From everything he’d read, Liam thought it unlikely that he’d be able to get Google to remove the links to his name. He decided therefore that he’d do the next best thing and change his name.
I’m a very lucky person. I come from a loving family which also happens to have a rather unique name; so unique that a song was written about it years ago. There’s not many of us around the world, so put my name into a search engine and sadly me and my 12 year sentence for a sexual offence comes up.
Within months of being released from prison, I realised that a quick internet search of my name would unravel the new life I’d made for myself (new town, job, friends, relationship and church). My probation officer made sure that people who needed to know about my offending knew about it but, everybody else was in the dark and I wanted to keep it that way. However, with my very unique name the more I put myself out there and re-joined society, the more chance there was that somebody would look me up. Sadly, I think it’s fairly common practice for new friends/employers to run your name through a search engine – we’re all nosy like that.
So, I elected to change my name. Not my first name as loads of people knew me by that, so if some people called me John and some called me Tom that could lead to some difficult questions. But, my last name had to go even though it was going to be a wrench.
I discussed the idea with my probation and PPU officer. I emphasised that I wasn’t contemplating this as a way to circumvent their supervision or to get one over on the community, but only so I could move forward safely. They agreed, and asked to be told what I was changing it to and when. I then told my parents and asked for suggestions. We decided to go back a generation to a previous family surname. I did a google search on what my new name would throw up and there were loads of people with the name but no mass murderers or child molesters. So rather than my custody photo and the judge’s scathing condemnation of my crime coming up top, I could disappear into the woodwork of nice middle class strivers.
Actually changing my name was surprisingly easy. A google search revealed two ways; official and unofficial. The official way meant paying money, using a solicitor and enrolling my deed poll which would lead to my old and new name being registered in the official London Gazette which also happens to be listed on Google. So my old and new name would still come up – an amazing own goal!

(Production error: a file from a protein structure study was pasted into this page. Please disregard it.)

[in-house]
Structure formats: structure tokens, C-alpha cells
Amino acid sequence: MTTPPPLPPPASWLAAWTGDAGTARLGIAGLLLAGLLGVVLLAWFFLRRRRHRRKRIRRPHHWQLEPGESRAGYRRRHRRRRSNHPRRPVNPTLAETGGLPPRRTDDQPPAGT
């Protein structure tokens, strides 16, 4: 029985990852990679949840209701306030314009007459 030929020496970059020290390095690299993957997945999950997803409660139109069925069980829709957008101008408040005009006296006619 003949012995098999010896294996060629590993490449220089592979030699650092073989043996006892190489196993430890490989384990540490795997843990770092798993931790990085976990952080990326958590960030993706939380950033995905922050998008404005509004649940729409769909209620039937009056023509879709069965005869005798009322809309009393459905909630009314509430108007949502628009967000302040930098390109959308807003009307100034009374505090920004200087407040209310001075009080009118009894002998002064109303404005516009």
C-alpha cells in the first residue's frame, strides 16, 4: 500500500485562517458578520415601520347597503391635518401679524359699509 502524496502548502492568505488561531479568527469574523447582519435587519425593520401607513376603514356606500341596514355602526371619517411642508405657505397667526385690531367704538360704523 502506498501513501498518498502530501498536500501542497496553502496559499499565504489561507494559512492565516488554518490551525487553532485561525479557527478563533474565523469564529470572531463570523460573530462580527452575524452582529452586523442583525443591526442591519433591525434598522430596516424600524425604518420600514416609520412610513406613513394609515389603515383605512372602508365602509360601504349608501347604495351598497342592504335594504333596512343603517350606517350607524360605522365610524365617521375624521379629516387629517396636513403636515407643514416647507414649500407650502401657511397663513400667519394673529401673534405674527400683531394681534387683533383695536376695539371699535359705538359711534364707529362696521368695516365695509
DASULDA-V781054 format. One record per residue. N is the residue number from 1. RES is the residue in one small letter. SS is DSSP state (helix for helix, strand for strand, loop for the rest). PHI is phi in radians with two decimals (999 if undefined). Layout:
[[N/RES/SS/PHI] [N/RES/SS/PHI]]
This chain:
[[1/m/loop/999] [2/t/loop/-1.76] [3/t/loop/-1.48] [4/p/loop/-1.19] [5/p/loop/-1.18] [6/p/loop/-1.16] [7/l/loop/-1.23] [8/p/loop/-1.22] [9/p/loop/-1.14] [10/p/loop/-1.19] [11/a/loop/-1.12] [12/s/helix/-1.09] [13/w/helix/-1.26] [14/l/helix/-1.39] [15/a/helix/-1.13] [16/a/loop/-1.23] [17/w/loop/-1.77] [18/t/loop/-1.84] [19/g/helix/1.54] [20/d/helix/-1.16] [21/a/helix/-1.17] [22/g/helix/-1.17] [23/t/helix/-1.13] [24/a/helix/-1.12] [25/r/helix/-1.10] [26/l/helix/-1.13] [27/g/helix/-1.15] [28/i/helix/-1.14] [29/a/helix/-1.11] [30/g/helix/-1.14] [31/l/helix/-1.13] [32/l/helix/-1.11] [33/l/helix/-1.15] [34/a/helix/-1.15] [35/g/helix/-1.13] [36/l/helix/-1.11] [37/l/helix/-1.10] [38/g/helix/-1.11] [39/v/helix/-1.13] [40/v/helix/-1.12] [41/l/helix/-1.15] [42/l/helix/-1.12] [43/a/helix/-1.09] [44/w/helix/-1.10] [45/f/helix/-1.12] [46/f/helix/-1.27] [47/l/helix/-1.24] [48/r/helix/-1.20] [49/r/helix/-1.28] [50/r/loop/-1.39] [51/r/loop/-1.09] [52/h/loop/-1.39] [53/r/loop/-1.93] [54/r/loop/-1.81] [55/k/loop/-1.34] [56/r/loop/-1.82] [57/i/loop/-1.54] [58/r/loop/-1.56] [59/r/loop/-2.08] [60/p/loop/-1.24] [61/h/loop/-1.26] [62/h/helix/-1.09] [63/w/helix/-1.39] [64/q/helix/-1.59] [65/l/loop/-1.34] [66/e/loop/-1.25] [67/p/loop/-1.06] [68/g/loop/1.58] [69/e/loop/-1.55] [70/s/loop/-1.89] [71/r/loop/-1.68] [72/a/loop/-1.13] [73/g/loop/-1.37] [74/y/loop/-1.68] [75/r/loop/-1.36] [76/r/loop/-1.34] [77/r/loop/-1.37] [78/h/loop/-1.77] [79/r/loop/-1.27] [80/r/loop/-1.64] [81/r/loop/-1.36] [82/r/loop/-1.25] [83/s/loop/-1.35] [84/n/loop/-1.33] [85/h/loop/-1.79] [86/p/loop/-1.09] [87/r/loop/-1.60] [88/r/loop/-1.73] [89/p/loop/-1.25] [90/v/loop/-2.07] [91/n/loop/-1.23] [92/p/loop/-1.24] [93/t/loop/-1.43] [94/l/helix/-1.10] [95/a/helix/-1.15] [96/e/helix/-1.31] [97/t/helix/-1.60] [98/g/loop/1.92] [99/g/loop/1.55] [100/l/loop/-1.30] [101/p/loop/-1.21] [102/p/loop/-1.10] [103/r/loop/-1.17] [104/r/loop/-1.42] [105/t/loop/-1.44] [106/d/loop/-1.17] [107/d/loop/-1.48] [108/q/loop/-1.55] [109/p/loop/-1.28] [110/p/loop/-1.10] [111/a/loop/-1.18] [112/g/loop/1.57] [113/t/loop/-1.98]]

So, I picked the unofficial route. I merely wrote my own deed poll and printed off a number of copies. I signed each copy in the presence of a witness and got them to sign each copy too. The witness has to be over 18, known to you but not a family member. No need for a solicitor or other professional.
A requirement of changing your name is that you have to fully live your life in your new name, you can’t have somethings in your old name and some in your new one. So starts the long process of sending off an original signed copy to banks, insurance companies etc. You can change your driving licence free of charge so I did this first which then gave me photo ID in my new name. I could then apply for jobs and open bank accounts etc. It took a week for the new licence to arrive in the post.
I also applied for a new passport. I chose to go to the Passport Office in person since it was quicker and I could explain my story in person and overcome any administrative issues. I’d asked for my PPU officers permission to apply for the new passport and again emphasised that I only needed it to prove my entitlement to work in the UK and had no intention of leaving the country, thus violating my licence conditions and become a wanted criminal on the run. As soon as my new passport arrived, I photocopied the ID page and gave it to my PPU officer.
I changed all my online accounts – nothing worse than getting an email to your old name. All the paperwork in my flat has been tidied away so if anybody visits they won’t see my old name on anything. I have a stash of things in my old name that I’m really loath to part with but I’ve buried them in a box somewhere.
So, six months on, everything’s in my new name. People can google me as much as they want and nothing comes up. I feel confident using my new name and making my way in society. All this was nearly undone by technology when a friend called me and I was in the car using hands-free. Blow me if the display in the car radio didn’t flash up my old name. I still haven’t found out how I can change it.
If you’re thinking of changing your name, you may want to use my checklist to help you through the process.
- Talk to probation and the police before starting the process and get the ok.
- Research your new name on search engines; choose a commonish name.
- Don’t pay money to change your name, do it yourself.
- Choose your witness carefully; they’ll know your old and new name and may google the old name out of curiosity.
- Get official photo ID in your new name first.
- Ruthlessly change all your online, offline, bank and other accounts to your new name. Just one letter in your letterbox in your old name could undo all your efforts.
- And – relax. Google is no more!
By Liam (name changed to protect identity)